Using the later, each different entity type would need its own enum, but that's not too bad as I can easily parse my sprite's xml metadata and add a bit of code generation as a pre compile step. I'm leaning towards the enum approach as it would eliminate one potential source of fauilts at run-time, but I feel like i'm abusing the concept of an enum, so other peoples opinions would be welcome.

Here's my code if it helps visualise things

Entity class:
```	public class Entity
{
private Dictionary<int, Animation> AnimationSet;
public Enum Animations;
public Entity(Enum animations)
{
AnimationSet = new Dictionary<int,Animation>();
Animations = animations;
}
public void AddAnimation(Enum id, Animation a )
{
if (id.GetType() == Animations.GetType())
{
int idint = Convert.ToInt32(id);
}
else
{
throw new ArgumentException(String.Format("Incorrect Enum used, this entity uses '{0}' but passed in ' {1}'", Animations.GetType(), id.GetType()));
}
}```

Here's my unit tests - Shows the class in practice.
```[Test]
public void EntityConstruct()
{
Entity myPC = new Entity(new PlayerAnimations());
myPC.AddAnimation(PlayerAnimations.die, new Animation("afd", null, 1, 1, 1, 1, 1, 1, 1));
}
[Test]
public void EntityConstructFail()
{
Entity myPC = new Entity(new PlayerAnimations());
Assert.Throws(typeof(ArgumentException), delegate() { myPC.AddAnimation(TankAnimations.die, new Animation("afd", null, 1, 1, 1, 1, 1, 1, 1)); });
}

enum PlayerAnimations { walk, run, die } // auto generated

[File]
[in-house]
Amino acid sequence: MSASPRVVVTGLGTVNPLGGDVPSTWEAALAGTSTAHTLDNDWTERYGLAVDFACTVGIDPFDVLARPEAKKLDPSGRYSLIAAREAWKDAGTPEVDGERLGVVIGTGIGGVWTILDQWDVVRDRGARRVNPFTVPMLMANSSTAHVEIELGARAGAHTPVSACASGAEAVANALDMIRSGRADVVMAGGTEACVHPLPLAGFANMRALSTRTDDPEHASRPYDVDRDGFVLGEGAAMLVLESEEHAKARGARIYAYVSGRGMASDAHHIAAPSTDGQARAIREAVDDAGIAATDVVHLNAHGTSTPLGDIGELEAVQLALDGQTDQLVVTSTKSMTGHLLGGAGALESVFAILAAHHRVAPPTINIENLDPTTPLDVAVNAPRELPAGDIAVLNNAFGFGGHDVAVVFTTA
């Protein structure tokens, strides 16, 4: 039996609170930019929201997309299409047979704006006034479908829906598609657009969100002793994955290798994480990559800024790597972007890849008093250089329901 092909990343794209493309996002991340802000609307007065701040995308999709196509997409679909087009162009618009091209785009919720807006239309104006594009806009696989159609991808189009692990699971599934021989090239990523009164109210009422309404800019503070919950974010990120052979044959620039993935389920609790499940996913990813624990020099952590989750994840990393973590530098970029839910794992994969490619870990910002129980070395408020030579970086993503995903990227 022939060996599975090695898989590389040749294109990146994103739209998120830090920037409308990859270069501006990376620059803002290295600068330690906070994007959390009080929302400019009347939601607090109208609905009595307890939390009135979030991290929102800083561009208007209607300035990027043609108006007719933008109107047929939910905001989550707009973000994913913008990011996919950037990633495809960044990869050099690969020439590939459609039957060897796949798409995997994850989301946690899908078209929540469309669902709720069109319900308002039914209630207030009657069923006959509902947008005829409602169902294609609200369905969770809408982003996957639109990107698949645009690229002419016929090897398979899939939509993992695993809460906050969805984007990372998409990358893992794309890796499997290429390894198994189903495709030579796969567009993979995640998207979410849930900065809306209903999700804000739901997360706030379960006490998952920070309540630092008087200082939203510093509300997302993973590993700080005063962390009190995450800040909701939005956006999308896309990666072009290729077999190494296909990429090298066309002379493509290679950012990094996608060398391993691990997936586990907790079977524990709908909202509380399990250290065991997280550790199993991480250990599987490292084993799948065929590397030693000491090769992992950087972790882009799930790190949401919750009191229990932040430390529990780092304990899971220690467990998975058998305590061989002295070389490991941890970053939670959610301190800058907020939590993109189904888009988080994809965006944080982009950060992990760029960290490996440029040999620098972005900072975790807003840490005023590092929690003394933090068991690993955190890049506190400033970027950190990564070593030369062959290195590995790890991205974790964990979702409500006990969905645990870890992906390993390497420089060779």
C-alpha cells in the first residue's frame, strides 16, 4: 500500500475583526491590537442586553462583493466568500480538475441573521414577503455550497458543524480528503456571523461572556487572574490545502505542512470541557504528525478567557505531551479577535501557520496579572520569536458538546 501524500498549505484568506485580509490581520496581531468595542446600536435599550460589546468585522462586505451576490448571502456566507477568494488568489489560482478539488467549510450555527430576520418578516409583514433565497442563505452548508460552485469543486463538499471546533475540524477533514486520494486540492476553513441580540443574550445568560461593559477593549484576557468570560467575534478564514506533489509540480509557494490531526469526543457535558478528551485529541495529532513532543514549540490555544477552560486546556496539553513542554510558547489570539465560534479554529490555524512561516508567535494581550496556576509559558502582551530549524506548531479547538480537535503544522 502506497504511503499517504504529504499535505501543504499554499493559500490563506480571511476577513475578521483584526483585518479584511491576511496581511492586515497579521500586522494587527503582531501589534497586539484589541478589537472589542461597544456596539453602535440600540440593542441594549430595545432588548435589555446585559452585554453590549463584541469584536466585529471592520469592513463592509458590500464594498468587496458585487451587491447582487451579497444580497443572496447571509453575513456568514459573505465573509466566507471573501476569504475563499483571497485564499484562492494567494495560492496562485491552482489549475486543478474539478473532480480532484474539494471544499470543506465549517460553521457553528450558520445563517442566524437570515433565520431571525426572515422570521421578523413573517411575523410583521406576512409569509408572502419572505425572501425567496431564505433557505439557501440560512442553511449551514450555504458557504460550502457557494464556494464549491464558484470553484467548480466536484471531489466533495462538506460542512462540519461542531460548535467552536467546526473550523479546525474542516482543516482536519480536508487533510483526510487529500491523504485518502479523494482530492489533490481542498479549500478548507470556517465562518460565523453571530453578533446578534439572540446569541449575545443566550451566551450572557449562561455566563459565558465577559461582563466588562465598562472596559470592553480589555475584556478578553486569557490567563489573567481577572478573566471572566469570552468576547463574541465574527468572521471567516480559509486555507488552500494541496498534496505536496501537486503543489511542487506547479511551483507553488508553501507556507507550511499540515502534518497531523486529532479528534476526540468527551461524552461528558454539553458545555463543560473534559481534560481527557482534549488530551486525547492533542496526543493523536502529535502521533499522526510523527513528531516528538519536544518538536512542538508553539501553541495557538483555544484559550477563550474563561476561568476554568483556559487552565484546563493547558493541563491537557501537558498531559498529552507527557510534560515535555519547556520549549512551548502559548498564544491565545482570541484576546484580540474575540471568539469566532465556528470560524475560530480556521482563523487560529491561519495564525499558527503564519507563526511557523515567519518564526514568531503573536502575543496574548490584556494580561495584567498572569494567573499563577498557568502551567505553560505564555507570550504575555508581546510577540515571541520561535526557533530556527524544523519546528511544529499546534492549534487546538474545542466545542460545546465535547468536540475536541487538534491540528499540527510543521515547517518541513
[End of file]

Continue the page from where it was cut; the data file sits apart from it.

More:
enum TankAnimations { roll, shoot, die } // auto generated```

### Resolving circular dependencies in C#

09 December 2011 - 03:58 AM

Hi guys

I'm writing a multi-player server for web based flash games. Each game instance has 2-4 players, and each instance is completely independent of other instances. Different game types (ie chess and poker) can be run on the same server. Server uses a worker thread pool that uses application instances for locking; ie only one worker thread may access an instance at a time.

In one project I have the server code that handles networking, scheduling, all the common low level stuff a game instance needs. It provides an abstract Application class that provides the interface* to the low level stuff that I want each different game type to inherent. *declared abstract application, not interface application as I wanted to put in some utility functions in there.

This works fine if each game lives in the same project as the server, but when I tried to refactor a game out into its own separate project I run into circular dependencies, since:
Server needs to be able to construct instances of a particular game type.
Each game type needs to be able to inherent Application.

I've been doing some googling, and it seems the 'standard' solution involves creating a third project that has an interface that both projects use...but that seems kinda hacky to me...is that really the best way to do what I'm trying to do ? Like if this was C++ I'd just make each game instance a static lib and link it in. Inversion of Control also comes up alot, but it seems very overcomplicated for what I'm trying to do. I don't need to be able to swap out server implementations, I just want each different game to live in its own project.

Thanks for any help, Hope I gave enough detail.